Additionally, certain compounds within decaffeinated coffee, like homocysteine, can benefit blood vessels and eye health.

Yerba mate

Yerba mate is a popular alternative to coffee and other caffeinated beverages. It is made from the leaves of the Ilex paraguariensis plant and contains around 80 mg of caffeine per cup. This is comparable to a cup of coffee but with added benefits due to its phytochemical interactions. 

Additionally, some yerba mate enthusiasts believe mateine, one of caffeine’s alternative names, is a unique stimulant found only in yerba mate. 


In conclusion, the relationship between caffeine intake and intraocular pressure (IOP) and ocular perfusion pressure (OPP) is complex and not fully understood. While evidence suggests that high doses of caffeine may increase IOP and decrease OPP, especially in those with glaucoma or ocular hypertension, the clinical significance of these effects remains unclear.

It is important for individuals with elevated risk for these conditions to limit their intake of caffeinated beverages, particularly those containing 180 mg or more of caffeine. Further research is needed to fully understand the mechanisms and implications of caffeine on eye health.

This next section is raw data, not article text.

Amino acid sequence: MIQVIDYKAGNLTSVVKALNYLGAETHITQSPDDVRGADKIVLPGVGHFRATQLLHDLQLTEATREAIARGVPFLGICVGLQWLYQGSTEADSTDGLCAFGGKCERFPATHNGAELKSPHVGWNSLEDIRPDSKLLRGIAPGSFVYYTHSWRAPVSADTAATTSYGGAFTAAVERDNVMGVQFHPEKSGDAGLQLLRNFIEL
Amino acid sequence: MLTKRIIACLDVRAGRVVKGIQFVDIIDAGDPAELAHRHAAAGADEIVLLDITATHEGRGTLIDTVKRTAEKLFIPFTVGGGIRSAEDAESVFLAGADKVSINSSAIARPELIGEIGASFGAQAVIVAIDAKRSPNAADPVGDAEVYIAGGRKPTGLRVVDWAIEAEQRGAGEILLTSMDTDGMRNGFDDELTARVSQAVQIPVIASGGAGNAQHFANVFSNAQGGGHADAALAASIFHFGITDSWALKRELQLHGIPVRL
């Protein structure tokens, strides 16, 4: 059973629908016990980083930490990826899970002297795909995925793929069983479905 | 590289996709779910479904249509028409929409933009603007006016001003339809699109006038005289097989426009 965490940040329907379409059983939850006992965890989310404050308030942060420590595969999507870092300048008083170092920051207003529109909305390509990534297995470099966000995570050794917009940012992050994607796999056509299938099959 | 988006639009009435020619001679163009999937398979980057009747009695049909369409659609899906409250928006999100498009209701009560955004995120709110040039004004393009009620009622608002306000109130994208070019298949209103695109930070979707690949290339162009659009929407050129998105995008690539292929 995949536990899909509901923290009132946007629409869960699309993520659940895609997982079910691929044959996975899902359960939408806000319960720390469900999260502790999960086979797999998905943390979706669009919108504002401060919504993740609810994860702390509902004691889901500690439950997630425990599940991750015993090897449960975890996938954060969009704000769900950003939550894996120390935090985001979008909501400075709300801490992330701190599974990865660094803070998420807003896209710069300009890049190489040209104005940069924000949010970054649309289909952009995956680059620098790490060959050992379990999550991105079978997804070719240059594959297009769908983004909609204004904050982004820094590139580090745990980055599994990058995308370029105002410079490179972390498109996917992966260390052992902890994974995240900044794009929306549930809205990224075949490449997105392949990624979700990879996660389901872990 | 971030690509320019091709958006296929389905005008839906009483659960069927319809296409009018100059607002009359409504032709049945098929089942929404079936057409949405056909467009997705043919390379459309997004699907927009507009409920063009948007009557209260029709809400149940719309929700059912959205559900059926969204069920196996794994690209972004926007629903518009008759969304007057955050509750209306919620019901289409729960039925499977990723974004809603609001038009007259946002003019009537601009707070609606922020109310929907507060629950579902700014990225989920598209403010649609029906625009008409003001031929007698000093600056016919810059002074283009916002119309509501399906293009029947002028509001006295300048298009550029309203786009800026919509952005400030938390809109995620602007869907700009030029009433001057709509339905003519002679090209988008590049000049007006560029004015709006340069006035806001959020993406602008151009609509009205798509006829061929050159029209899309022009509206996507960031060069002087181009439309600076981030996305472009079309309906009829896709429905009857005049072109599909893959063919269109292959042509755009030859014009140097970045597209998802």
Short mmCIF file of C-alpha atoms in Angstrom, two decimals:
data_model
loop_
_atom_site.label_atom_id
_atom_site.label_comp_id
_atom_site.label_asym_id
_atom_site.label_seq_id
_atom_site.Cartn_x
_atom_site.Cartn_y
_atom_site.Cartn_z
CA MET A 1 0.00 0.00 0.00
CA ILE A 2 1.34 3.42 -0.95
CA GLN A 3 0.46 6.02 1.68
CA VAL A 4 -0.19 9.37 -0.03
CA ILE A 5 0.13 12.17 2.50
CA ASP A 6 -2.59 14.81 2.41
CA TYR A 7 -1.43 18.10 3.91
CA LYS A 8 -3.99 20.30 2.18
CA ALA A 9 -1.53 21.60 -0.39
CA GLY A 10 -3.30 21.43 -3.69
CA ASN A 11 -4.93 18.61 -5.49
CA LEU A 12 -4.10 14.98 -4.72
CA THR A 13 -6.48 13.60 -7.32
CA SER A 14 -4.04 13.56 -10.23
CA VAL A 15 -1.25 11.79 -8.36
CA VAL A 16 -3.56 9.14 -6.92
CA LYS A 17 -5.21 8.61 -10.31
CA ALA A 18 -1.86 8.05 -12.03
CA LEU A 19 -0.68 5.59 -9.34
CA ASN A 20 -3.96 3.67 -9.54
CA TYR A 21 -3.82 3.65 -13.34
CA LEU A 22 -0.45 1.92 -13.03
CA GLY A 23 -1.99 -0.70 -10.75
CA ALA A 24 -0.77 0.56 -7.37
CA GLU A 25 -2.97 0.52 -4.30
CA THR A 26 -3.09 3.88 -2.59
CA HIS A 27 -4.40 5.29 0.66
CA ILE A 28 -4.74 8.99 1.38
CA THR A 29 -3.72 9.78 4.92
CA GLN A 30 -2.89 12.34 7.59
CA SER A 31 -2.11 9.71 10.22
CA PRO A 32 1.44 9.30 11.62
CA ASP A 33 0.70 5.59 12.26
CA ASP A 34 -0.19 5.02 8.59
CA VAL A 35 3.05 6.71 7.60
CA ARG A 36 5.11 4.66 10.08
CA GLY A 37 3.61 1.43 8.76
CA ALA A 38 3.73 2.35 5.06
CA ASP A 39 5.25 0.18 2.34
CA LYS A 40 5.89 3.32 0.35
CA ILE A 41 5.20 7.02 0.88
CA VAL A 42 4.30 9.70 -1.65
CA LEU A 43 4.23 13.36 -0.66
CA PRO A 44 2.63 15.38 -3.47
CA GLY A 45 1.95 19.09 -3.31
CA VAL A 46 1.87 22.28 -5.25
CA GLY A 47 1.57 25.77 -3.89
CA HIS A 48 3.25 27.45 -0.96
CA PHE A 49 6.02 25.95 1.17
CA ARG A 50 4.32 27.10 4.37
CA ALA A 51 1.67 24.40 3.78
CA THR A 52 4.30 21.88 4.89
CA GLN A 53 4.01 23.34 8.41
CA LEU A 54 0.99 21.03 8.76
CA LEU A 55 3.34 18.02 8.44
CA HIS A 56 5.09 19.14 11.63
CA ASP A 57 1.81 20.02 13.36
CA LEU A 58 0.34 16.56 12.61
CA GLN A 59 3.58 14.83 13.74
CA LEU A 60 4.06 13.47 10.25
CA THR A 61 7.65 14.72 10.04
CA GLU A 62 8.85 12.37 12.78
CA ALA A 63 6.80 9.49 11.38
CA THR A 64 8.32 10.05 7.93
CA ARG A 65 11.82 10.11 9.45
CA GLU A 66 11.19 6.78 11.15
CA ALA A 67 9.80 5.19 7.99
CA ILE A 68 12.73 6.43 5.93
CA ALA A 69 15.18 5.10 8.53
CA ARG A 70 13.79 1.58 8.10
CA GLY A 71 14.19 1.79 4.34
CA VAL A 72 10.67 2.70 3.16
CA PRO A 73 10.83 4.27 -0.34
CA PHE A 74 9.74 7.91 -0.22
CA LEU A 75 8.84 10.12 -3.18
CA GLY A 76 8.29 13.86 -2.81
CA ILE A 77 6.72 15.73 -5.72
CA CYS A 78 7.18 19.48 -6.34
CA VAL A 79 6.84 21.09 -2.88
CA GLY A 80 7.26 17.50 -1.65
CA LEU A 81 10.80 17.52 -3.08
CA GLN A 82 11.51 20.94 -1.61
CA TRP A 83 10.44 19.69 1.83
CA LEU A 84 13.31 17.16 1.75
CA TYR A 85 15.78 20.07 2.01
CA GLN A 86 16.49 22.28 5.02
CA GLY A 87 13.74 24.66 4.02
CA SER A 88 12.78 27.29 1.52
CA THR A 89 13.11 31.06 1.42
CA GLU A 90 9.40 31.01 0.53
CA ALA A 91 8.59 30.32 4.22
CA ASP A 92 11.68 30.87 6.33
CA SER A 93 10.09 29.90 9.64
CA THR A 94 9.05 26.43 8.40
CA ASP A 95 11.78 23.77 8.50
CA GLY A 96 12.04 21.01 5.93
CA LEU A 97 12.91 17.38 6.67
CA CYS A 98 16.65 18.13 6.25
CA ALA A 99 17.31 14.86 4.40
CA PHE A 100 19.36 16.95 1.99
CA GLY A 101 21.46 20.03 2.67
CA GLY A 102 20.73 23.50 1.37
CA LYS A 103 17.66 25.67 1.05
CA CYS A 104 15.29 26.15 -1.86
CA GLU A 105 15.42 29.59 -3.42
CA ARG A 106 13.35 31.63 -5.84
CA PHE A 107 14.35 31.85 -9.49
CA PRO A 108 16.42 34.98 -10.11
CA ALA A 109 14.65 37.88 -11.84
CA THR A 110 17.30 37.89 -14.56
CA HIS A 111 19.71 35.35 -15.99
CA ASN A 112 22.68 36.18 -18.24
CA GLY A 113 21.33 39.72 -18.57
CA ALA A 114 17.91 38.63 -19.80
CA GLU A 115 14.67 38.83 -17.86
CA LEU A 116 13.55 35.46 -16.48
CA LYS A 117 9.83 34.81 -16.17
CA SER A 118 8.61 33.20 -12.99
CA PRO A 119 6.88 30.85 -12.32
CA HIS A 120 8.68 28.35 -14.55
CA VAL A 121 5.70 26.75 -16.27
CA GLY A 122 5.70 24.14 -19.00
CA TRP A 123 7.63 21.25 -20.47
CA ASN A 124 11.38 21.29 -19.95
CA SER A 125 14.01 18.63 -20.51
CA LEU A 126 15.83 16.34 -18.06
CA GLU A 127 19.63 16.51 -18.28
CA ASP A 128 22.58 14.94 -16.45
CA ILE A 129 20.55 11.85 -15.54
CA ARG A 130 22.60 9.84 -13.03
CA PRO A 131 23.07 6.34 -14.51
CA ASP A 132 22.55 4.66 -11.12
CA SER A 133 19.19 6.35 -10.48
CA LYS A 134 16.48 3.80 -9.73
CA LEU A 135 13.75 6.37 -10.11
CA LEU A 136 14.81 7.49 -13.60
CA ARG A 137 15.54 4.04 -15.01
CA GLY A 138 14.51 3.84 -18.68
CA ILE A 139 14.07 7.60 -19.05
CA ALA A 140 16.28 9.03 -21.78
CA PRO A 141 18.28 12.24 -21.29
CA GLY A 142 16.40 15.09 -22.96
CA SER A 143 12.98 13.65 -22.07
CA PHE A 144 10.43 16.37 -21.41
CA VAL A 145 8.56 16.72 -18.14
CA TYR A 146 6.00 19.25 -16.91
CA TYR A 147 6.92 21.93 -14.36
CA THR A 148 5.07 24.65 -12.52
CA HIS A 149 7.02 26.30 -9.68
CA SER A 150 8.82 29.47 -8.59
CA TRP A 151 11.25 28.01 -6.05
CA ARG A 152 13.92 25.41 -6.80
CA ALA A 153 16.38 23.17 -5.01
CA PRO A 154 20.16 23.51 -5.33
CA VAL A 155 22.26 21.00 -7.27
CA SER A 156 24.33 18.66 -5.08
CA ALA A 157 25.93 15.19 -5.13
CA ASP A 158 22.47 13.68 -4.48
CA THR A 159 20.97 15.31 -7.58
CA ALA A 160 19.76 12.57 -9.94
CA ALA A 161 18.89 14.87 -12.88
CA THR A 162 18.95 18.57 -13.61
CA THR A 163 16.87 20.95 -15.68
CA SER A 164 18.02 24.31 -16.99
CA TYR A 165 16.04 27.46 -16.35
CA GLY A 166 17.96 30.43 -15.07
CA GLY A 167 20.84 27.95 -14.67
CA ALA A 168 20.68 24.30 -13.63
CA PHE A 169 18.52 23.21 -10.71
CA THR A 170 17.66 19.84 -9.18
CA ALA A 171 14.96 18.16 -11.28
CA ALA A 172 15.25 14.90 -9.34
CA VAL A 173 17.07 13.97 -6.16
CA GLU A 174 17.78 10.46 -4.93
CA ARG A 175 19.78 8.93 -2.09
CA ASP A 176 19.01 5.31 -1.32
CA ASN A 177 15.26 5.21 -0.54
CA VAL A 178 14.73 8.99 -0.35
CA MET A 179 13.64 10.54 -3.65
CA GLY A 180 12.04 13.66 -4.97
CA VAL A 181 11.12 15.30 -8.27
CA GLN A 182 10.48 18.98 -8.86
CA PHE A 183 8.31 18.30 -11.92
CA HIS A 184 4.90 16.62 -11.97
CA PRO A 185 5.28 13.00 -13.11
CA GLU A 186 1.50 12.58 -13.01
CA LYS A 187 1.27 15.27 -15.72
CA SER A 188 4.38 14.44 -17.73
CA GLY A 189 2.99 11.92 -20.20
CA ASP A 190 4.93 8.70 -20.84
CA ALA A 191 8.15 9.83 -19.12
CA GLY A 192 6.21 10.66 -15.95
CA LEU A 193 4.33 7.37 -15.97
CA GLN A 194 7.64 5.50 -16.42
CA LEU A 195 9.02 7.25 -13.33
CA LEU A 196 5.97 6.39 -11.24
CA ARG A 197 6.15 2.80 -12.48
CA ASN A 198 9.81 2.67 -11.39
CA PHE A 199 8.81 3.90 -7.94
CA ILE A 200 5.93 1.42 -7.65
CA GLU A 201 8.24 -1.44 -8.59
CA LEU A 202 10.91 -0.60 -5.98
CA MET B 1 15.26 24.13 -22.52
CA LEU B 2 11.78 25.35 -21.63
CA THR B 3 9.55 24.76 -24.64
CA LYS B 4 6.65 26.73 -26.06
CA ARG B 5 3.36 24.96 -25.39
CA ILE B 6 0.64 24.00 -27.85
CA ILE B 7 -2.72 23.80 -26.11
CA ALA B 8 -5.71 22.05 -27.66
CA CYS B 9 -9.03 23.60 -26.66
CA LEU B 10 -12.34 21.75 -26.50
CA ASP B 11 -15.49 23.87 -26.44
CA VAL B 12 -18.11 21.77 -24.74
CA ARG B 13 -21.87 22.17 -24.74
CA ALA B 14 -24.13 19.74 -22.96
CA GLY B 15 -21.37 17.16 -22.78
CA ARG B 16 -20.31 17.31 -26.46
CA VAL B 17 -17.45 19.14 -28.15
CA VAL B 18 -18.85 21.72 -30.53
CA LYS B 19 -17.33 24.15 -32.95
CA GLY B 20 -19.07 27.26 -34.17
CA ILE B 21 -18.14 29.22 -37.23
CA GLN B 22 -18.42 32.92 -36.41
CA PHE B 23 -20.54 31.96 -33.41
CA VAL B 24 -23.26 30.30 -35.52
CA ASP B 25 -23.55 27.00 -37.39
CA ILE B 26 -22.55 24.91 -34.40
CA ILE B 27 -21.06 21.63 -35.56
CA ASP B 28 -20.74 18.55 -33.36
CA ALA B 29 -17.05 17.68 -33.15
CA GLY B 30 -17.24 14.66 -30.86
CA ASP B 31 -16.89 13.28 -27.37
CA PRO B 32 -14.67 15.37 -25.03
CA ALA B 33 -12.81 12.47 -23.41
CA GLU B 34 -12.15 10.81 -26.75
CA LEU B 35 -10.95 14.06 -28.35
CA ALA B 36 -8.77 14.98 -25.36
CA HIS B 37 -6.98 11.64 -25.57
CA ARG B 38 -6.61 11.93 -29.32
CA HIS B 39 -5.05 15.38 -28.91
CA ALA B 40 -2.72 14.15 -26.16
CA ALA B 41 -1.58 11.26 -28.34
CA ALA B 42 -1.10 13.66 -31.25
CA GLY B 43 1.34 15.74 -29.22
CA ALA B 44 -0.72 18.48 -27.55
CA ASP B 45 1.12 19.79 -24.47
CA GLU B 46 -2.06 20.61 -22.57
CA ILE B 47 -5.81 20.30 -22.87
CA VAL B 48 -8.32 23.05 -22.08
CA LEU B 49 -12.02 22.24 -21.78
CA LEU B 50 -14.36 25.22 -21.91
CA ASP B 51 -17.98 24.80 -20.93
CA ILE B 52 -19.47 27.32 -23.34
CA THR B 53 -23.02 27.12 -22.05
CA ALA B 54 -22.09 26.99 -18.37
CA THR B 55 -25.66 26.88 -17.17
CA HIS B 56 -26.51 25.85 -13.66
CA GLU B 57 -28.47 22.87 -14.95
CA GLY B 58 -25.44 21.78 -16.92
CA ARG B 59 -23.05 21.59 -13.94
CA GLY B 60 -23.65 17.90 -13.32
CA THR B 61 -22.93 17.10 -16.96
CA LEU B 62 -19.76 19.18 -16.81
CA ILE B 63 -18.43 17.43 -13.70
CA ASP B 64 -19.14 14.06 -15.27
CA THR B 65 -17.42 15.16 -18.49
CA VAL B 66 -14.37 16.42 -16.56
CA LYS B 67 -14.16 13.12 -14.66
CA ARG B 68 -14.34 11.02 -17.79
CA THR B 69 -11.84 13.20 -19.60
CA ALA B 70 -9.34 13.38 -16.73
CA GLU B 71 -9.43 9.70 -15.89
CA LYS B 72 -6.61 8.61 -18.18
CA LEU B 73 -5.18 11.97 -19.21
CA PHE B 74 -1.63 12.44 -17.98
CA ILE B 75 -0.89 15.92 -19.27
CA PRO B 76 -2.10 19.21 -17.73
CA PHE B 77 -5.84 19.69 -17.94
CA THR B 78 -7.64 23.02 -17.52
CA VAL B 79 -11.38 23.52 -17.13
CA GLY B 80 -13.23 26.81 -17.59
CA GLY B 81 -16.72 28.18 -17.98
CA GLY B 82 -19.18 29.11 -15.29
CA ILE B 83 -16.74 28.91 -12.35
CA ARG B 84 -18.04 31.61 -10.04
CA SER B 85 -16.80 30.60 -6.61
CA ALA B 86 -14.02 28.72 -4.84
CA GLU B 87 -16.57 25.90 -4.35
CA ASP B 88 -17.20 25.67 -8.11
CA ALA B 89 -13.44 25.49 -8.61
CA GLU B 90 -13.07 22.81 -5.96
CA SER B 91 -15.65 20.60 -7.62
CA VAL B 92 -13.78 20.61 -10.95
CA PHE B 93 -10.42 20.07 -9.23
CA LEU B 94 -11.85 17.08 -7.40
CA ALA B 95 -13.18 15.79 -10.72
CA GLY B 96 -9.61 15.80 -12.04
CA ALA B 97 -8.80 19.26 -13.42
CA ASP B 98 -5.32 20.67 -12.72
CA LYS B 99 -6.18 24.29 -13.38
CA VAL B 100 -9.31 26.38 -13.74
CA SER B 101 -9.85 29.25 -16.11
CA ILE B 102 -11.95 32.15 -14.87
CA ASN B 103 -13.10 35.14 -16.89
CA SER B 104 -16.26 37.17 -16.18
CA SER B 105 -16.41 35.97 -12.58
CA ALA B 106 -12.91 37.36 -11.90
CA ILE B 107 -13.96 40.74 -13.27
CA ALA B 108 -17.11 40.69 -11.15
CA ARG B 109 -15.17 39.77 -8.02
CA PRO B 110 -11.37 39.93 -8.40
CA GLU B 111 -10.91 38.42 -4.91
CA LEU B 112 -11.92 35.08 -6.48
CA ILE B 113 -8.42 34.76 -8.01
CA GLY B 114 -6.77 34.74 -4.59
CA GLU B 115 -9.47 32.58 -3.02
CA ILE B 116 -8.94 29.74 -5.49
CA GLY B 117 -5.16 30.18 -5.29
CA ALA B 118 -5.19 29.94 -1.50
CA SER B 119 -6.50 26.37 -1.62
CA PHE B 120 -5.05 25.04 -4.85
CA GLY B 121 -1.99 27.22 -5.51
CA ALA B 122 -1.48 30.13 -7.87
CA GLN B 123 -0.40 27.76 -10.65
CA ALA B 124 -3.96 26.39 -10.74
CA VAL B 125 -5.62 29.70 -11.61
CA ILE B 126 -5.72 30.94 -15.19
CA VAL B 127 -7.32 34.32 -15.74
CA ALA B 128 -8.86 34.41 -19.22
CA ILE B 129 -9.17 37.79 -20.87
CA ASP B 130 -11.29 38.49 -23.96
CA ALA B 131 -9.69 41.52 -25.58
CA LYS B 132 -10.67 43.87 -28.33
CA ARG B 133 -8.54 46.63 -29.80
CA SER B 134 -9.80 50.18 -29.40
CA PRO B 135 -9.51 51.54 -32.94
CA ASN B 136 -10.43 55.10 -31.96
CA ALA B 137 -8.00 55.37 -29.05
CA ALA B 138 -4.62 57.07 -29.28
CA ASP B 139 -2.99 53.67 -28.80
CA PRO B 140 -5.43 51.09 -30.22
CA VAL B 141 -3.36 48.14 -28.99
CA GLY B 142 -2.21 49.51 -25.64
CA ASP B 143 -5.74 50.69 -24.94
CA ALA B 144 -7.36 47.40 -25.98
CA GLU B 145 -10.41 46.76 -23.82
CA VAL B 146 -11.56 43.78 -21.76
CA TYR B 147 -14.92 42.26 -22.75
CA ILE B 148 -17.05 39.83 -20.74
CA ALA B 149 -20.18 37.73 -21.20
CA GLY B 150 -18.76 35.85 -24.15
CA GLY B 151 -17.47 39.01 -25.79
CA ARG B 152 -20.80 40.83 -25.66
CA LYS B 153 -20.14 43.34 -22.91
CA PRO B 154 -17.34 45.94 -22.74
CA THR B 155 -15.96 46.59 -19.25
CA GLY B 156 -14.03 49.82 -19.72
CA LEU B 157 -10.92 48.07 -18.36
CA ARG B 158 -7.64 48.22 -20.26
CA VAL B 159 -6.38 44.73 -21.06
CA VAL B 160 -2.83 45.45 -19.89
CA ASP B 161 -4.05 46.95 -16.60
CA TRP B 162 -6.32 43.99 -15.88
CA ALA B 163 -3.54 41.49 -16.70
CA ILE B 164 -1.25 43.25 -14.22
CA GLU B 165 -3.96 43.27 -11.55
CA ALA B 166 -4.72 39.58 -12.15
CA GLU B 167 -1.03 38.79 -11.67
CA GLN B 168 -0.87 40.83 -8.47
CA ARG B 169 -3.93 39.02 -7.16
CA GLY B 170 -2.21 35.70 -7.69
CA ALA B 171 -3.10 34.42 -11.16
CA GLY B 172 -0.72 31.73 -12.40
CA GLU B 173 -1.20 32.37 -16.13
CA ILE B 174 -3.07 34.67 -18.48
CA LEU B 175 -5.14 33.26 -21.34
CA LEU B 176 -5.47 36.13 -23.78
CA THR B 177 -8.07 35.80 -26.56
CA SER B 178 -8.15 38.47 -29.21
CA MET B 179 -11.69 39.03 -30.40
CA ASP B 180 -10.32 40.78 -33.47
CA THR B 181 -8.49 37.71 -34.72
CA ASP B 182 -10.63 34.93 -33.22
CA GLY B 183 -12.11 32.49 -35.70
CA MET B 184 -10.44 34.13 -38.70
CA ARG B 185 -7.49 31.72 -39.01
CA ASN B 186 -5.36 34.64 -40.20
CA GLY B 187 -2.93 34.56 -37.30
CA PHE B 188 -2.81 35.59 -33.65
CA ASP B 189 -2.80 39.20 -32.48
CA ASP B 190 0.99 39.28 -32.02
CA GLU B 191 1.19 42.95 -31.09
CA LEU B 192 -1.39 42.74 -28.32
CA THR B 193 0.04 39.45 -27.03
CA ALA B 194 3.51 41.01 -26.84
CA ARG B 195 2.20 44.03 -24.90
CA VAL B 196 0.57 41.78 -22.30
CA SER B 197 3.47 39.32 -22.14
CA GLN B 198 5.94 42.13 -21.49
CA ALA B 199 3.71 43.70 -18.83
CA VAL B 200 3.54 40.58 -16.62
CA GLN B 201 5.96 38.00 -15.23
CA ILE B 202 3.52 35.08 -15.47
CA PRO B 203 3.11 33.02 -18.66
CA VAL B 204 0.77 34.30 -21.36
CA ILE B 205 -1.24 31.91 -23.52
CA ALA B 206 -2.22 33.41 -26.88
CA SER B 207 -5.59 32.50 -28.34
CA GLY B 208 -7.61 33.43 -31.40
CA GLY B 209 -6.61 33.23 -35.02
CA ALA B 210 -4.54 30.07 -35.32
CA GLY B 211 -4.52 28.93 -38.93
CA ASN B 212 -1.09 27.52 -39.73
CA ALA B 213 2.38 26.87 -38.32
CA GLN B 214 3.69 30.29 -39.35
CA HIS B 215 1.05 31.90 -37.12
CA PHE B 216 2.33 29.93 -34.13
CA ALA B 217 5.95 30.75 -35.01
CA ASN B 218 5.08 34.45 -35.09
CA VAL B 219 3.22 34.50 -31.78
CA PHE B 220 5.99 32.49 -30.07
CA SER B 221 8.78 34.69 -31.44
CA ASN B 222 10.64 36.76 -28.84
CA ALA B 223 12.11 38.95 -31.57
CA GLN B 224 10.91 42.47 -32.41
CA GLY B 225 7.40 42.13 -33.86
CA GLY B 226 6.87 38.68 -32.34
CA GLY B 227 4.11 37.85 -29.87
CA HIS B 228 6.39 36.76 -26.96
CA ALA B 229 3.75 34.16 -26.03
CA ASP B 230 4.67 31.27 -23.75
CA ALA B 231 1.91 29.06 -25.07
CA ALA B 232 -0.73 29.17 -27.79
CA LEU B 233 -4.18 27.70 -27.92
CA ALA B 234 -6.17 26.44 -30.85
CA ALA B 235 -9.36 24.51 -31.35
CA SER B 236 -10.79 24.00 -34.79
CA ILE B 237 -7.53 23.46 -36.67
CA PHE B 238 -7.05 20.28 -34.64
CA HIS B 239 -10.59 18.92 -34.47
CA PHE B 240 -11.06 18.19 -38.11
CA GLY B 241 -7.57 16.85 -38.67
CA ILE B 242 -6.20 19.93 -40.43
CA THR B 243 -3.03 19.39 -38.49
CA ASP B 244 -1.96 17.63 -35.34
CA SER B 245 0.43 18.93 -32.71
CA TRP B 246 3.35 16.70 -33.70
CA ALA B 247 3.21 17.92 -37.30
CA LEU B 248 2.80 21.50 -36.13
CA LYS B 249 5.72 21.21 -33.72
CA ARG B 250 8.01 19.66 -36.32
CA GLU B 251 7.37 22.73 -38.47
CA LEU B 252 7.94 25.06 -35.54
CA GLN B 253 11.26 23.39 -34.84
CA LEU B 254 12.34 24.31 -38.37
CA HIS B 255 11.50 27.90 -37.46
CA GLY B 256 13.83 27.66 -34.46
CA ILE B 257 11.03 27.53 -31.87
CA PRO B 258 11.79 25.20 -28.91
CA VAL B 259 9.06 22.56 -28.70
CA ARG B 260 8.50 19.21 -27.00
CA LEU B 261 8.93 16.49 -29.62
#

Disclaimer: This article is for informational purposes only and is not a substitute for professional medical advice or treatment. Consult a healthcare professional for medical concerns. The author and publisher are not liable for any actions taken based on this article.

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Disclosure: No compensation or free products were received in exchange for writing this review.


Editorial Staff

The editorial staff at Crazy Coffee Crave is a team of coffee enthusiasts & Baristas who enjoy the one thing we all think about as soon as we get up in the morning. Trusted by thousands of readers worldwide.